Approved indication: prevention of COVID‑19 
COVID‑19 Vaccine AstraZeneca
multidose vials containing 5 x 1011 viral particles
in 5 mL

In March 2020, the World Health Organization declared that the COVID‑19 outbreak was a pandemic. Since then, there have been over 114 million confirmed cases worldwide and over 2.5 million deaths resulting from SARS‑CoV‑2 viral infection (WHO coronavirus disease dashboard).1 In response, many vaccines are being rapidly developed in an effort to prevent further disease.2

ChAdOx1‑S (also known as the Oxford/AstraZeneca vaccine) is the second COVID‑19 vaccine to be given provisional approval for use in Australia following the BNT162b2 Pfizer vaccine. ChAdOx1‑S is a viral‑vectored DNA vaccine that consists of a replication‑deficient adenovirus which carries the gene encoding the SARS‑CoV‑2 spike protein. Following injection, the viral vector is taken up by immune cells, such as dendritic cells, and the gene is translated into the spike protein. These antigen‑presenting cells show the spike protein to other immune cells, including B and T cells. This triggers the production of antibodies to the spike protein.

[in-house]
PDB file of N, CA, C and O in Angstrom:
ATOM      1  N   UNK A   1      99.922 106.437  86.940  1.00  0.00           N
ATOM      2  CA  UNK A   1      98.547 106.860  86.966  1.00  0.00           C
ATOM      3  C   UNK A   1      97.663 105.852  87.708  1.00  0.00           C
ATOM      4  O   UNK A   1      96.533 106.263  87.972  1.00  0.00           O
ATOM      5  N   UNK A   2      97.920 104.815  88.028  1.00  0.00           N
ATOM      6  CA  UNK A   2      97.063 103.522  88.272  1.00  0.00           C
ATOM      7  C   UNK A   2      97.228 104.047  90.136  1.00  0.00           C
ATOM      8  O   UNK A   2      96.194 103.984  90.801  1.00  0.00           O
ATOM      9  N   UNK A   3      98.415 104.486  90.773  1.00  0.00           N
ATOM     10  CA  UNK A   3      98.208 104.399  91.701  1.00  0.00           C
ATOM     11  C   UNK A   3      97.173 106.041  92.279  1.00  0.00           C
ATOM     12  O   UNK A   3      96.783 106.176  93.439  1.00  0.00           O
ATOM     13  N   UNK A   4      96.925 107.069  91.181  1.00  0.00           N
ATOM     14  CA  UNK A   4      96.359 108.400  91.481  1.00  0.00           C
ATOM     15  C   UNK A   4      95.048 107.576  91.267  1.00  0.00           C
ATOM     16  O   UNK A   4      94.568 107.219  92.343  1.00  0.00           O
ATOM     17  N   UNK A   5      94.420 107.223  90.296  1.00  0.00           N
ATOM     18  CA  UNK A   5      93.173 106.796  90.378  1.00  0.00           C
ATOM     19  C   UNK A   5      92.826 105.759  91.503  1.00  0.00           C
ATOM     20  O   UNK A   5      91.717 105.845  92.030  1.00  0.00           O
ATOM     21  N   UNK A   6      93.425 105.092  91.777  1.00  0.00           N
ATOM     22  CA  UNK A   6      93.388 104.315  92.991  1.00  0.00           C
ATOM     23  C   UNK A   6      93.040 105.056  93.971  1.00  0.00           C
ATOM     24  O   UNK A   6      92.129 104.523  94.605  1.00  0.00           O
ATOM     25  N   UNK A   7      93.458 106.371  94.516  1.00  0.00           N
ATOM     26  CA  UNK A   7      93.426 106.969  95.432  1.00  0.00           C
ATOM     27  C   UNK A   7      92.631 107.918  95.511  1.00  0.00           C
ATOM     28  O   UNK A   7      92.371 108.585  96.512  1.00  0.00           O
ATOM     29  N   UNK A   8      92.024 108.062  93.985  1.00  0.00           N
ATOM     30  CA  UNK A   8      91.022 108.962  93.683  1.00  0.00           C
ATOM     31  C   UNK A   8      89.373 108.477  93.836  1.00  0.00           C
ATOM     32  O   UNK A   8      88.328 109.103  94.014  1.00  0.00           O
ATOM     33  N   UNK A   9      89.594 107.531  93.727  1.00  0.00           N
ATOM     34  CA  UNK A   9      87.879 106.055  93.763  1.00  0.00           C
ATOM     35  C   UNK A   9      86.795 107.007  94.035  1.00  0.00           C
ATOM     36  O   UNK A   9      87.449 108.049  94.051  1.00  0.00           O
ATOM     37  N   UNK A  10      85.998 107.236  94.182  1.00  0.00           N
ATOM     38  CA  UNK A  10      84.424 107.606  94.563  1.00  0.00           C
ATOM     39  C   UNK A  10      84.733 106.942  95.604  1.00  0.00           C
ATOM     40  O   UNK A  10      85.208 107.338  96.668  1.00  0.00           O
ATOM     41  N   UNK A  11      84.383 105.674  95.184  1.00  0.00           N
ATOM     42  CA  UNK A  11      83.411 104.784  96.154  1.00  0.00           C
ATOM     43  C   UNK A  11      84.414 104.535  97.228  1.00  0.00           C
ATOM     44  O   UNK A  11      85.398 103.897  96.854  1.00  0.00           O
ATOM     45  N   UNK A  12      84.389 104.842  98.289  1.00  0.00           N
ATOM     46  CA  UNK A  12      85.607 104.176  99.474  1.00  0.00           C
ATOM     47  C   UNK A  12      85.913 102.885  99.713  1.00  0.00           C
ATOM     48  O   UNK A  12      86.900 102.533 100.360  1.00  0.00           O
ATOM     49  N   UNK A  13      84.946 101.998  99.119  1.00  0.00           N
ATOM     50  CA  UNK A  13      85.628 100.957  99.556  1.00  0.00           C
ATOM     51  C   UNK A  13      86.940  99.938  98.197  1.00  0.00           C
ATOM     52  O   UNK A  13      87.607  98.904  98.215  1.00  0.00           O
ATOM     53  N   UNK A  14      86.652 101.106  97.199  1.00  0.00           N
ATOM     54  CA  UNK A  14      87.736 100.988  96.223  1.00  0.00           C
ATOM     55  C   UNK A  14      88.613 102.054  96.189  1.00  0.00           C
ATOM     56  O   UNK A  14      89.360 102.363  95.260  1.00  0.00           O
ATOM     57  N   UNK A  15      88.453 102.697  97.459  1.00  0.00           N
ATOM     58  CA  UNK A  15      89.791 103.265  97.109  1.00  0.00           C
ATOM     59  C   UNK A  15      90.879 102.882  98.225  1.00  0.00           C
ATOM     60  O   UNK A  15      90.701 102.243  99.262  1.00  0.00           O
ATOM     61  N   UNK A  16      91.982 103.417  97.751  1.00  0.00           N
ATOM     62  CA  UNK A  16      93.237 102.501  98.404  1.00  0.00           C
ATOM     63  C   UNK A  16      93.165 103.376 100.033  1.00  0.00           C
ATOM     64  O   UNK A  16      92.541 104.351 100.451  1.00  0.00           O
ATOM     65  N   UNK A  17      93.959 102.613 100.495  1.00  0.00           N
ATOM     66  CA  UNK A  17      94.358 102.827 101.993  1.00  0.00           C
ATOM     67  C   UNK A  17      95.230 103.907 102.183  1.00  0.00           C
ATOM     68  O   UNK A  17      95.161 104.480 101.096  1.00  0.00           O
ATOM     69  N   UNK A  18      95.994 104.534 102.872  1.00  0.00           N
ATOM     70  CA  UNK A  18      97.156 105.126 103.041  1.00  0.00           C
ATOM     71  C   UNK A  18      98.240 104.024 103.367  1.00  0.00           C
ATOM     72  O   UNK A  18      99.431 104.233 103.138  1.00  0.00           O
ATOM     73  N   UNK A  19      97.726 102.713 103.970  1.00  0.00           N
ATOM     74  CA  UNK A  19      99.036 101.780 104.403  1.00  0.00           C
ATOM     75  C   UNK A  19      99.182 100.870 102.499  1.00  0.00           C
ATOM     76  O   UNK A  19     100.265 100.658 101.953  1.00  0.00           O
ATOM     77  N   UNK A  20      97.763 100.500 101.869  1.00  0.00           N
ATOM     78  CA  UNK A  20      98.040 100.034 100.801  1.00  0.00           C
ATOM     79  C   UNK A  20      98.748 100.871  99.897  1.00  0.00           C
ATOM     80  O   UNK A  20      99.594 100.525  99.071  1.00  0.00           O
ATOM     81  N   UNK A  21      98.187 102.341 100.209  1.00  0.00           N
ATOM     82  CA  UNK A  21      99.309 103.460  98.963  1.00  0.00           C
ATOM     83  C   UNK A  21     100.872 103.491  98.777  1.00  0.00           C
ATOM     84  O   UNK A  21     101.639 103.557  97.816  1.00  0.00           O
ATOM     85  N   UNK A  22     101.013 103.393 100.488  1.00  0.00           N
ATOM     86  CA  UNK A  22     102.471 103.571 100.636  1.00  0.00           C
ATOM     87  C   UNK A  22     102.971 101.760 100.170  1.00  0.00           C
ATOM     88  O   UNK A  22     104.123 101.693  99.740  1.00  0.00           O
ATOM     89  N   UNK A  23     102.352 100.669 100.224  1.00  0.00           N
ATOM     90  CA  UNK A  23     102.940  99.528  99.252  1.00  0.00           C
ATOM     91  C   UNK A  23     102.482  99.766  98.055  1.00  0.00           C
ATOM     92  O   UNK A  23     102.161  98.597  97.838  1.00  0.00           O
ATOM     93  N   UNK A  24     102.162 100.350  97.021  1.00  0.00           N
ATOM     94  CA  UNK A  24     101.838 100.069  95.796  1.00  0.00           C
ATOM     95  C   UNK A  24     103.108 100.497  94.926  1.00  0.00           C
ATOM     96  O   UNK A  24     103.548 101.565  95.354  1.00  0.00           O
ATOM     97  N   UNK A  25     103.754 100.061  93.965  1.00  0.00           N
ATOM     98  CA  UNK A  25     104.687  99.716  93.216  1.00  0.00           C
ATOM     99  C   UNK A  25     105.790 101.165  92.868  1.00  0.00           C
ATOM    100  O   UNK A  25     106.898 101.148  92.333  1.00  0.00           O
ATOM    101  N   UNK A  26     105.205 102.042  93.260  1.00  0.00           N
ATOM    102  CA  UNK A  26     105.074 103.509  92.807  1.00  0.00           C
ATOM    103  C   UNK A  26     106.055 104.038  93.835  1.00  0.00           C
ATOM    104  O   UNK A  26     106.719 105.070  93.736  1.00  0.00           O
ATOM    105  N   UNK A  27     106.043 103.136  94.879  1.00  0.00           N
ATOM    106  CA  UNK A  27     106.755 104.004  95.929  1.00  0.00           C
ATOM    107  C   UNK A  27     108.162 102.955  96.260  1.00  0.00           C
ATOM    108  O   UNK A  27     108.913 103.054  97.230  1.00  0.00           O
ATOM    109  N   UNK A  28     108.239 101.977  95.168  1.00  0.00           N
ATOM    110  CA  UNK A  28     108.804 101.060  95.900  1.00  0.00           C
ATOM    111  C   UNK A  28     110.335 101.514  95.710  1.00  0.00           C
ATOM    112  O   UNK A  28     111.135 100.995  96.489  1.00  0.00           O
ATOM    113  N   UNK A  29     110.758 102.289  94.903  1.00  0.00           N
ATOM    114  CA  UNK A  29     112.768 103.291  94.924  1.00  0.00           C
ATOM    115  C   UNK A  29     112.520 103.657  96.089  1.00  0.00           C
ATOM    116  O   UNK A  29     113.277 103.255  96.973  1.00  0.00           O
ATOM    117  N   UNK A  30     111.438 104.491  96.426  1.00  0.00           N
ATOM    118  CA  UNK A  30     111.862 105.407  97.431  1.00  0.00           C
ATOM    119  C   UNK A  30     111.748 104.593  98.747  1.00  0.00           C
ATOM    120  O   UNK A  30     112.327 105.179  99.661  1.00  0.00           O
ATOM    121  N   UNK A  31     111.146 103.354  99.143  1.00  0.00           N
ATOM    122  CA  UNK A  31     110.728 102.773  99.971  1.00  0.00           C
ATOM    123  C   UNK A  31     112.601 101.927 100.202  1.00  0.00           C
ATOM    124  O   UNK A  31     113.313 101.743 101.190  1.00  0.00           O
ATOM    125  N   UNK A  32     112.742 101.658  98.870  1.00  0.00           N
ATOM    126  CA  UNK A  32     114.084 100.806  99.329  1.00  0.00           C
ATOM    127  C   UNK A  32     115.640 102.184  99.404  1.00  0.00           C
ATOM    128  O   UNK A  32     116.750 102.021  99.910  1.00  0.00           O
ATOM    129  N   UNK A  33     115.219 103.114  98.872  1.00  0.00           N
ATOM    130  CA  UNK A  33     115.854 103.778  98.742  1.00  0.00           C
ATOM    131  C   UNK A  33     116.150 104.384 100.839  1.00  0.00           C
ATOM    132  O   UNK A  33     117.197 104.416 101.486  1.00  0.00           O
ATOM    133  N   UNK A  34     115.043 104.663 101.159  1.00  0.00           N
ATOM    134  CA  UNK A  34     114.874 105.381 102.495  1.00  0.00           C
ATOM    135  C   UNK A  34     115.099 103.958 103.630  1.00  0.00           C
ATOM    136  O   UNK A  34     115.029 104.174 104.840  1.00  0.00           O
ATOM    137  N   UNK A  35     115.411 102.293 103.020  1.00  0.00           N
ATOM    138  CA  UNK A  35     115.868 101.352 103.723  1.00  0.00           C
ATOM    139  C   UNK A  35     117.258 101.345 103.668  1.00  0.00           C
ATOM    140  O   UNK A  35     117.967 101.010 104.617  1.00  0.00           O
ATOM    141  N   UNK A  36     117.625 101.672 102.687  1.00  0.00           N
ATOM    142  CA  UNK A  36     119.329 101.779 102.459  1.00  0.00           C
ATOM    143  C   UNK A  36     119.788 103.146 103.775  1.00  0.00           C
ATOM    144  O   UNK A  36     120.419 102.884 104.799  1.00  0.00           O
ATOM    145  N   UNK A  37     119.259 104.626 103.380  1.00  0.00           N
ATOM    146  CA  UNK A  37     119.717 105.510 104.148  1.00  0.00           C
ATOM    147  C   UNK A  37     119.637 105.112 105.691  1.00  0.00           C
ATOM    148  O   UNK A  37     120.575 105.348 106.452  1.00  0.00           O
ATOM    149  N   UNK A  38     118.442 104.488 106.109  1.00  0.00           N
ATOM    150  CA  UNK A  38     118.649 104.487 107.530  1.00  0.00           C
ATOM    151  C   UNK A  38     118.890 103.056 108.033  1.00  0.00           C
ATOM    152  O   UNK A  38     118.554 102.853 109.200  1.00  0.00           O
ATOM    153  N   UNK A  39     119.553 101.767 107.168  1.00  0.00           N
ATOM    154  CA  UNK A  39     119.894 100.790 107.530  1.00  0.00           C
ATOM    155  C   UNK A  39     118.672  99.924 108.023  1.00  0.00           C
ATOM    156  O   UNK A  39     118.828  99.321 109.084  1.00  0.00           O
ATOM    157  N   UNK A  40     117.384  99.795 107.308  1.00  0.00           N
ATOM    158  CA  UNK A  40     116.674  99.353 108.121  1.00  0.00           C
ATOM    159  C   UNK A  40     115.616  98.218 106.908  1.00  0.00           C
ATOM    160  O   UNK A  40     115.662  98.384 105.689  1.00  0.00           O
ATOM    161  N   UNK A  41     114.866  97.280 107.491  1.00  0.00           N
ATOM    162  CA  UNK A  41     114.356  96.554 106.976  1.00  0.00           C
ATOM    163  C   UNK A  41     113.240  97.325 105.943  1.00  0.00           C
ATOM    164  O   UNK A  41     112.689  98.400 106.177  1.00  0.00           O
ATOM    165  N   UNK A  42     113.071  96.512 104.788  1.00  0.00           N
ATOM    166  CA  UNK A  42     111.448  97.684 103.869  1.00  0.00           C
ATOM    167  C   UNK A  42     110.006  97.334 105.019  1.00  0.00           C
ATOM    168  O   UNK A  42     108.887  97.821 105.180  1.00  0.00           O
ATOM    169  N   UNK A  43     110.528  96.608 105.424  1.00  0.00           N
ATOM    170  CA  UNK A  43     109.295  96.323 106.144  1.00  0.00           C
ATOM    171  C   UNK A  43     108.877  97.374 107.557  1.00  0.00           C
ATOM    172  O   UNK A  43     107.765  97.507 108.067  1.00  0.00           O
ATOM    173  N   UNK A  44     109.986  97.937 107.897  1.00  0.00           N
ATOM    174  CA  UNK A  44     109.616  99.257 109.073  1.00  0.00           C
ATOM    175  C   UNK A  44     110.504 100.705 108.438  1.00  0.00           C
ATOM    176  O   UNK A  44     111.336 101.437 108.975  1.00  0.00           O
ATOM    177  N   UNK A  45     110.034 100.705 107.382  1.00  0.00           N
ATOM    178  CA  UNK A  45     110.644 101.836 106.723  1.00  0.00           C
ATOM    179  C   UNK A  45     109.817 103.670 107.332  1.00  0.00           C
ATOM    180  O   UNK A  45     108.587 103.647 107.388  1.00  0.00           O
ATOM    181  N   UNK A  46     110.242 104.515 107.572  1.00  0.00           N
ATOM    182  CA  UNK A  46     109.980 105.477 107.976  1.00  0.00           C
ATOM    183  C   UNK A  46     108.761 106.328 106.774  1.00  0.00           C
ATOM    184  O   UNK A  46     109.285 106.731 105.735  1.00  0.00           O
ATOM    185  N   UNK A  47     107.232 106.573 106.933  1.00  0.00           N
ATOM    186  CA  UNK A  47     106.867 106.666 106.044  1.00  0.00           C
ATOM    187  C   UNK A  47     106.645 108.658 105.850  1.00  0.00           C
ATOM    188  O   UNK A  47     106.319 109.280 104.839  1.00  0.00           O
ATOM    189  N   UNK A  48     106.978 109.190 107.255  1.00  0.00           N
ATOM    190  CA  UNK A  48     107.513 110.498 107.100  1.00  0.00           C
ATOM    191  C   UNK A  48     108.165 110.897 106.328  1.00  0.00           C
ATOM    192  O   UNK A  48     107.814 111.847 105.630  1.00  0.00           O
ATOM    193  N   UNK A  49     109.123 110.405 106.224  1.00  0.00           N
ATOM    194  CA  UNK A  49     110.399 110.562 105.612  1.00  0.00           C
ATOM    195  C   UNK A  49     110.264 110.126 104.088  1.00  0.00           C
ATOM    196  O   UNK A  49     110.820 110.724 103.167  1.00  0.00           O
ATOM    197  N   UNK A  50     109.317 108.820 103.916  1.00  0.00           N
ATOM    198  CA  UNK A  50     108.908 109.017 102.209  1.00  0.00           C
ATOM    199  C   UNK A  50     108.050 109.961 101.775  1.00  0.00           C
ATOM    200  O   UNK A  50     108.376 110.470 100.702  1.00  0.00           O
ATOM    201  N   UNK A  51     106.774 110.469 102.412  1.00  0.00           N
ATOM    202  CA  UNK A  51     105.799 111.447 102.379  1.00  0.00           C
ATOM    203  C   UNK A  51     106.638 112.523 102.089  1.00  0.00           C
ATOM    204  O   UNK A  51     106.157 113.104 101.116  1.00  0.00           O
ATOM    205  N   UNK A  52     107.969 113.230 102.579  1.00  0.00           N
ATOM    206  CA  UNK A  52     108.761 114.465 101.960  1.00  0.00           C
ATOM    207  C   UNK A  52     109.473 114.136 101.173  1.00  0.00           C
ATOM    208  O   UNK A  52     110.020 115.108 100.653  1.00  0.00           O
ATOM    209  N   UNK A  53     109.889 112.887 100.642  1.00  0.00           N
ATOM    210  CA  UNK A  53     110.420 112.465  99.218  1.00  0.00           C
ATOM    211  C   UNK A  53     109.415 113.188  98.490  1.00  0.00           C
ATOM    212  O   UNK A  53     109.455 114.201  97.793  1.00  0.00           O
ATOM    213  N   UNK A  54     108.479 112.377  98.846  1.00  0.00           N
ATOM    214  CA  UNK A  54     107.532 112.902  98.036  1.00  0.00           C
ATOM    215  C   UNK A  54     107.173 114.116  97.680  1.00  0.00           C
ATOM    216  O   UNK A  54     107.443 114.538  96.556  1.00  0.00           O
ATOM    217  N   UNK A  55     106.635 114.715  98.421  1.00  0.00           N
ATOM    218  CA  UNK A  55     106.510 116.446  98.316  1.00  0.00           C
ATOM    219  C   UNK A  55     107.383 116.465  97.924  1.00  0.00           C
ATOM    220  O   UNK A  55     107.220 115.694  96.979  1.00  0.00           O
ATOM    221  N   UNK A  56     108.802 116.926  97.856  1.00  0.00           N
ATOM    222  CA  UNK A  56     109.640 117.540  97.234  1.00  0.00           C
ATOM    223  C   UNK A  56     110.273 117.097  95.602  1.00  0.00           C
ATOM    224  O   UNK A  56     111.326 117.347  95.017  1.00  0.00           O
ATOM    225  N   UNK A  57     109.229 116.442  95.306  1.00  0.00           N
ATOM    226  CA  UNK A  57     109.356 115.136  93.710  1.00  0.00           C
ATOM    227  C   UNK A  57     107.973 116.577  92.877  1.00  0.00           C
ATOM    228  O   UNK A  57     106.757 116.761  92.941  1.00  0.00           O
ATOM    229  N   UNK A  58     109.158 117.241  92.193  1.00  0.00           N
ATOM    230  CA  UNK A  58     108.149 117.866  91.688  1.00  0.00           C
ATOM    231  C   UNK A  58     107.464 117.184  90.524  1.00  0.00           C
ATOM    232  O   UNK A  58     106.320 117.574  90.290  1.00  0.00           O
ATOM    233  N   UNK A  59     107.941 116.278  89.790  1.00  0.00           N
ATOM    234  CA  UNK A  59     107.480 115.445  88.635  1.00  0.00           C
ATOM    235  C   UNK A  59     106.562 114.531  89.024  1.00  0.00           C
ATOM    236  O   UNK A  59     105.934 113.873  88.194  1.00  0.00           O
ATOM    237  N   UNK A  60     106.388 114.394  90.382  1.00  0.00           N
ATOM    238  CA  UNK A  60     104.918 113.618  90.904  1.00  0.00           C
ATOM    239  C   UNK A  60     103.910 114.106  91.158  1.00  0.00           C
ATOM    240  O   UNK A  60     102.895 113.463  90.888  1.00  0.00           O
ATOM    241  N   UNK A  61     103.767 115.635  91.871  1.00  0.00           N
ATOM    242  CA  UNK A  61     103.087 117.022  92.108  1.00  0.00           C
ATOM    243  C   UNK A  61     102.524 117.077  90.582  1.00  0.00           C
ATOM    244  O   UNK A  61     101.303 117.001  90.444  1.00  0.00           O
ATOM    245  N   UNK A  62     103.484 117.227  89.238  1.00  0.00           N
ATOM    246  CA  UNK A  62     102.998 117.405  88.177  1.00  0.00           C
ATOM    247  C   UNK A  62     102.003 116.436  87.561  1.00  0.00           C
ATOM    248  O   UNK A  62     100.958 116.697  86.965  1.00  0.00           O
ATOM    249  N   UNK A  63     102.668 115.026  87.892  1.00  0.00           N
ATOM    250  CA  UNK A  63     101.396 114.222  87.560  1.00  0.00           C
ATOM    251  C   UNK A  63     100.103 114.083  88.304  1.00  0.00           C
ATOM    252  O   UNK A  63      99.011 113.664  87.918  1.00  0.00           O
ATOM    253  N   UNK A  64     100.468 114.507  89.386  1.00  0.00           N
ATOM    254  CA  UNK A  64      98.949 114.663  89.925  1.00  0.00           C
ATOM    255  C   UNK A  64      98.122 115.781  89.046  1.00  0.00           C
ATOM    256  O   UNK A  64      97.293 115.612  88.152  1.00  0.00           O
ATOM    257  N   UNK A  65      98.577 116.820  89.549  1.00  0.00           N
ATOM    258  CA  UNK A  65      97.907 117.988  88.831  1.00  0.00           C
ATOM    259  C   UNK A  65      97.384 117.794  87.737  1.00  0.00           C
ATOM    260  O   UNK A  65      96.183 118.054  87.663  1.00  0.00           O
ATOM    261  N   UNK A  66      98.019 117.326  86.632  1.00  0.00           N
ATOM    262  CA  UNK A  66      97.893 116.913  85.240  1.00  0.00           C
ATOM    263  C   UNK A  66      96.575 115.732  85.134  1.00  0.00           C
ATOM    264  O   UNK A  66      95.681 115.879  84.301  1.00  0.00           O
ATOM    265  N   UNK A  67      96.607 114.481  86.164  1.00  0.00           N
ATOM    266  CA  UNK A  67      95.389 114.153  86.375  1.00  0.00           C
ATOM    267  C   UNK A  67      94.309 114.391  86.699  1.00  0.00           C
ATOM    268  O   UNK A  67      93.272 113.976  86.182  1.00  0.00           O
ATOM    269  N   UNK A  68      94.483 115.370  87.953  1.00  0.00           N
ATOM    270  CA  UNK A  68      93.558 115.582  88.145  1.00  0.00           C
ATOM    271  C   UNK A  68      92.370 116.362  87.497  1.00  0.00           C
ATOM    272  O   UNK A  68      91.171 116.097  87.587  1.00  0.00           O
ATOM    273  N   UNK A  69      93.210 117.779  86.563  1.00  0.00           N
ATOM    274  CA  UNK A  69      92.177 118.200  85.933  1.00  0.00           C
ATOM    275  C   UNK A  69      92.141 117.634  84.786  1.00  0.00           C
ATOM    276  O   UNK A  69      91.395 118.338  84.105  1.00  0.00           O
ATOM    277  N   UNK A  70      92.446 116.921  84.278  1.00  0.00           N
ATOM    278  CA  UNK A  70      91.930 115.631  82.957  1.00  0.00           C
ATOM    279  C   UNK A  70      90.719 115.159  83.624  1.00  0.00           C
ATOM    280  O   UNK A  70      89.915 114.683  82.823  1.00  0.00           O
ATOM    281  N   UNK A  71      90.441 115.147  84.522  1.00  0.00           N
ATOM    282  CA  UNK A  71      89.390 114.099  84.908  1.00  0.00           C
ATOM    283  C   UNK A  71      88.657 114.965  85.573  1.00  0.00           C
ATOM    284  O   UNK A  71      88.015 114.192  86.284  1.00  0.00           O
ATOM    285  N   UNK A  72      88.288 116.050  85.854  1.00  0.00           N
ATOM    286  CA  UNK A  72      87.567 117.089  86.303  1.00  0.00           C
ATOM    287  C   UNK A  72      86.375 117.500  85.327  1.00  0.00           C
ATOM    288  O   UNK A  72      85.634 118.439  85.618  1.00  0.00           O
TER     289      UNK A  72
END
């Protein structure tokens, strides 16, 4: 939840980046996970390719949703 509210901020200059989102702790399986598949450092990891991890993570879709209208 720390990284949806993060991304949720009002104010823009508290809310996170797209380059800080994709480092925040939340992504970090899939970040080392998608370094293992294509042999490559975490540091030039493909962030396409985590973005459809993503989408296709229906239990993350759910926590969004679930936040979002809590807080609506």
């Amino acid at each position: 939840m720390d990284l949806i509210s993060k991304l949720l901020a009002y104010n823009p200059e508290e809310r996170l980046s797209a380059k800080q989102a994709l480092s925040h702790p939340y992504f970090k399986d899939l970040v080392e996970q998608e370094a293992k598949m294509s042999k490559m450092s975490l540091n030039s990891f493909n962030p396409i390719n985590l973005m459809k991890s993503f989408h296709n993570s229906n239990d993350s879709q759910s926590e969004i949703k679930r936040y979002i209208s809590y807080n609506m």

The provisional approval of this vaccine is based on short‑term efficacy and safety data from four ongoing randomised controlled trials involving 23,848 people.3 A phase I trial established early safety and immunogenicity of the vaccine (COV001 conducted in the UK)4 and also included an efficacy cohort. Phase II and III trials (COV002 in the UK,5 COV003 in Brazil and COV005 in South Africa) had an expanded enrolment to include a wider population that were more likely to be exposed to the SARS‑CoV‑2 virus (e.g. health workers).

Initial studies found that the vaccine elicited neutralising antibodies and cell‑mediated responses to SARS‑CoV‑2.4‑6 Its efficacy is based on an interim analysis of the phase II/III studies (COV002, COV003).3 Most of the 11,636 participants included in the interim analysis were 18–64 years old.

Although the studies excluded people with severe comorbid illness or severe immunosuppression, mild comorbidity (e.g. obesity (BMI ≥30 kg/m2), heart disease, respiratory conditions or diabetes) was permitted and accounted for 36% of those in the efficacy analysis.